David Bourget (Western Ontario)
David Chalmers (ANU, NYU)
Rafael De Clercq
Ezio Di Nucci
Jonathan Jenkins Ichikawa
Jack Alan Reynolds
Learn more about PhilPapers
Faith and Philosophy 16 (4):472-505 (1999)
This article seeks to clarify the relation between arguments for atheism and descriptions of the summum bonum in Indian Buddhism, through the analysis of one influential text. I begin by noting that a number of writers have detected a tension between, on the one hand, Buddhist refutations of the existence of “God” (īśvara, ātman, puruşa) and, on the other, Buddhist (especially Mahāyāna) claims about the nature of the ultimate (nirvāna, buddha, dharmakāya), which often appears to have God-like qualities. I then turn to a locus classicus of Mahāyāna Buddhist philosophy of religion, the Pramānasiddhi (“Establishment of Authority”) chapter of the Pramānāvarttika (“Commentary on Authority”) of Dharmakīrti (7th century CE). After briefly introducing Dharmakīrti and the Pramānasiddhi chapter, I examine first the chapter’s atheological passages, which include a systematic attack on a Hindu (Nyāya) “argument from design” and a number of important claims about the implausibility of any permanent “spiritual” principle. The arguments are complex and varied, but most turn on the crucial Buddhist assumption that a permanent entity is by definition incapable of interaction with the impermanent, hence utterly unsuitable as a cause or effect. I then examine the chapter’s buddha logical passages, which tend to stress that a Buddha is defined above all by his knowledge of what is to be avoided and adopted by those intent on freedom, i.e., his knowledge of the four noble truths. The Buddha thus described is less notable for his transcendental nature than for his wise, compassionate, and skillful engagement with the world and its creatures---hence less obviously Mahāyānist than the Buddha described by those who articulate a “three-body” (trikāya) theory. I note by way of conclusion that, though Dharmakīrti’s buddhalogy did not prove as influential as his atheology, the juxtaposition of the two reveals an overall metaphysical consistency, in which axiomatic assumptions about permanence, impermanence, and deity are in harmony rather than tension
|Keywords||No keywords specified (fix it)|
|Categories||categorize this paper)|
Setup an account with your affiliations in order to access resources via your University's proxy server
Configure custom proxy (use this if your affiliation does not provide a proxy)
|Through your library|
References found in this work BETA
No references found.
Citations of this work BETA
Jiang Wu (2003). Buddhist Logic and Apologetics in 17th Century China: An Analysis of the Use of Buddhist Syllogisms in an Anti-Christian Polemic. Dao: A Journal of Comparative Philosophy 2 (2):273-289.
Similar books and articles
Dharmakīrti (2000). Dharmakīrti's Pramāṇavārttika: An Annotated Translation of the Fourth Chapter (Parārthānumāna). Österreichische Akademie Der Wissenschaften.
Dan Arnold (2008). Dharmakīrti's Dualism: Critical Reflections on a Buddhist Proof of Rebirth. Philosophy Compass 3 (5):1079-1096.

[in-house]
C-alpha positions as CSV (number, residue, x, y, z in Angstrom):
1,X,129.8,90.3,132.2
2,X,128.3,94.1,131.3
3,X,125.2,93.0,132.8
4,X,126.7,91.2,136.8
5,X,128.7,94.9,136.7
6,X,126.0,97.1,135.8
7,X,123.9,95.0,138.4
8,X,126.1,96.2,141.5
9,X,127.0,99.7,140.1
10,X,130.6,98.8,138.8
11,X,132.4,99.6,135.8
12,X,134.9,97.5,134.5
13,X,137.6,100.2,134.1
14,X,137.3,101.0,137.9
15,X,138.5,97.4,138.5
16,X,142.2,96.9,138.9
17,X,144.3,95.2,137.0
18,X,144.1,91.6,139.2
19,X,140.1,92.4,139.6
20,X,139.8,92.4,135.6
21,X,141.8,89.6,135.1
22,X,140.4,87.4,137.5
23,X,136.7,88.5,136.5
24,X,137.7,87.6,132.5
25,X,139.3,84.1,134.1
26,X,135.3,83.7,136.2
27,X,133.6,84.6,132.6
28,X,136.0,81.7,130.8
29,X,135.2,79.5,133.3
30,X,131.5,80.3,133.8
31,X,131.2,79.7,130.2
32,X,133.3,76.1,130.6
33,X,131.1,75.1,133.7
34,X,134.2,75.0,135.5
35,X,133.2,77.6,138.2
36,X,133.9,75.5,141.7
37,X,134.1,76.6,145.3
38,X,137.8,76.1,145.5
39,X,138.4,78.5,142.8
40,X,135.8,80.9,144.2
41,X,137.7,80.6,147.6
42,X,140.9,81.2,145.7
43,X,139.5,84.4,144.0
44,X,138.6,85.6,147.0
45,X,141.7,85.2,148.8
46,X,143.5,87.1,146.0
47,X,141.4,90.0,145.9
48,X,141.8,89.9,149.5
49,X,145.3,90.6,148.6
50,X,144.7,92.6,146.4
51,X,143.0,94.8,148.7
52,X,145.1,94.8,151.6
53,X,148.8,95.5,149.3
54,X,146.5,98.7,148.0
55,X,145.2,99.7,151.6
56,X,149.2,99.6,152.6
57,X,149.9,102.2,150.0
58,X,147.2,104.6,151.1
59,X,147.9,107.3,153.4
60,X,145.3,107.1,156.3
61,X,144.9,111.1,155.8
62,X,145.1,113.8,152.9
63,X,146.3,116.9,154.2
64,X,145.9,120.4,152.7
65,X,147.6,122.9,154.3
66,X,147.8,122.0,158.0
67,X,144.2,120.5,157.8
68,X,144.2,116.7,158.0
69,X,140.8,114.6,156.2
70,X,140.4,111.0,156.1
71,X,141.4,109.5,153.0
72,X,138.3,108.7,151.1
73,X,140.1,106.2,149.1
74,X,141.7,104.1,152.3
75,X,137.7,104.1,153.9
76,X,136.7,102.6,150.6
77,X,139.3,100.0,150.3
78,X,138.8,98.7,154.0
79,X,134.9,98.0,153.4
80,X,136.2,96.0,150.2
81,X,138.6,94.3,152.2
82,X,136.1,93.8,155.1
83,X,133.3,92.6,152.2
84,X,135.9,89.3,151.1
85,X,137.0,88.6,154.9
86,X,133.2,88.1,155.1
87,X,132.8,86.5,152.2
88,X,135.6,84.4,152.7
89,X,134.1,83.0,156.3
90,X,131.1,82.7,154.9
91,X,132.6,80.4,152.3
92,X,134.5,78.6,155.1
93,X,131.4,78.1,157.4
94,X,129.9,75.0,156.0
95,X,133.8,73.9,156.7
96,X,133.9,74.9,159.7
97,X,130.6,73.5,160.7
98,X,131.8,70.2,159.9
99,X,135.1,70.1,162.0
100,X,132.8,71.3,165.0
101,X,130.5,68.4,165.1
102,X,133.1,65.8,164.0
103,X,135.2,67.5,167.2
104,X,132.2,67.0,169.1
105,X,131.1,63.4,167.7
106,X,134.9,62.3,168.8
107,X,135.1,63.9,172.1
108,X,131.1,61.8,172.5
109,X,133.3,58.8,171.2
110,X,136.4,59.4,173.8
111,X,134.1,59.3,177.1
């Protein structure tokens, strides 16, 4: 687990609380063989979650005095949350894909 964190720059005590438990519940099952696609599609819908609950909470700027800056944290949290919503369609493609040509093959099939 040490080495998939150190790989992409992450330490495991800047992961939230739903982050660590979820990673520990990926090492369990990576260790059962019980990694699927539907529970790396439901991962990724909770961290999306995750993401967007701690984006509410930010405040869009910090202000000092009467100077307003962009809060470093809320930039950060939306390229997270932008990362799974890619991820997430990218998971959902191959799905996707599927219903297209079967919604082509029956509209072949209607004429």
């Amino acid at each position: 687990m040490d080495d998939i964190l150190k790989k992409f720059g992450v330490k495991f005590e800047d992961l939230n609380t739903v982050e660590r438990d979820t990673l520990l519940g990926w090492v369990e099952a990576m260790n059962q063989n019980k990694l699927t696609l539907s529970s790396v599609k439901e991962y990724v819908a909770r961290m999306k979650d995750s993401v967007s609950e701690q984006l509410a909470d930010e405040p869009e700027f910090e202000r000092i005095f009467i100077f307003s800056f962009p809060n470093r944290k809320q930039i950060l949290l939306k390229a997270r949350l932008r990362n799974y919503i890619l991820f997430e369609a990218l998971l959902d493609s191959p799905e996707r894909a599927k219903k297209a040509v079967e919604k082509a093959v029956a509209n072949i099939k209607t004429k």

John D. Dunne (2006). Realizing the Unreal: Dharmakīrti's Theory of Yogic Perception. [REVIEW] Journal of Indian Philosophy 34 (6):497-519.
John Taber (2010). Kumārila's Buddhist. Journal of Indian Philosophy 38 (3):279-296.
Kwangsoo Park (2003). A Comparative Study of the Concept of Dharmakaya Buddha: Vairocana in Hua-Yen and Mahavairocana in Shingon Buddhism. International Journal of Buddhist Thought and Culture 2:305-331.
Jay L. Garfield (2001). Nagarjuna's Theory of Causality: Implications Sacred and Profane. Philosophy East and West 51 (4):507-524.
Kyo Kano (2011). Sātmaka, Nairātmya, and A-Nairātmya: Dharmakīrti's Counter-Argument Against the Proof of Ātman. [REVIEW] Journal of Indian Philosophy 39 (4-5):391-410.
Chris Mortensen (2004). Dharmakirti and Priest on Change. Philosophy East and West 54 (1):20-28.
Dan Arnold (2008). Buddhist Idealism, Epistemic and Otherwise: Thoughts on the Alternating Perspectives of Dharmakīrti. Sophia 47 (1):3-28.
Birgit Kellner (2011). Self-Awareness (Svasaṃvedana) and Infinite Regresses: A Comparison of Arguments by Dignāga and Dharmakīrti. [REVIEW] Journal of Indian Philosophy 39 (4-5):411-426.
Pascale Hugon (2009). Breaking the Circle. Dharmakīrti's Response to the Charge of Circularity Against the Apoha Theory and its Tibetan Adaptation. Journal of Indian Philosophy 37 (6):533-557.
Randy Kloetzli (2007). Nous and Nirvāṇa: Conversations with Plotinus — An Essay in Buddhist Cosmology. Philosophy East and West 57 (2):140-177.
Asaf Federman (2009). Literal Means and Hidden Meanings: A New Analysis of Skillful Means. Philosophy East and West 59 (2):pp. 125-141.
Brendan S. Gillon & Richard P. Hayes (2008). Dharmakīrti on the Role of Causation in Inference as Presented in Pramāṇavārttika Svopajñavṛtti 11–38. Journal of Indian Philosophy 36 (3):335-404.
Christian Coseru (2006). A "Restricted" Interpretation of Dharmakīrti's Philosophy. [REVIEW] H-Net Reviews in the Humanities and Social Sciences.
Added to index2011-01-09
Total downloads13 ( #284,877 of 1,934,581 )
Recent downloads (6 months)2 ( #269,381 of 1,934,581 )
How can I increase my downloads?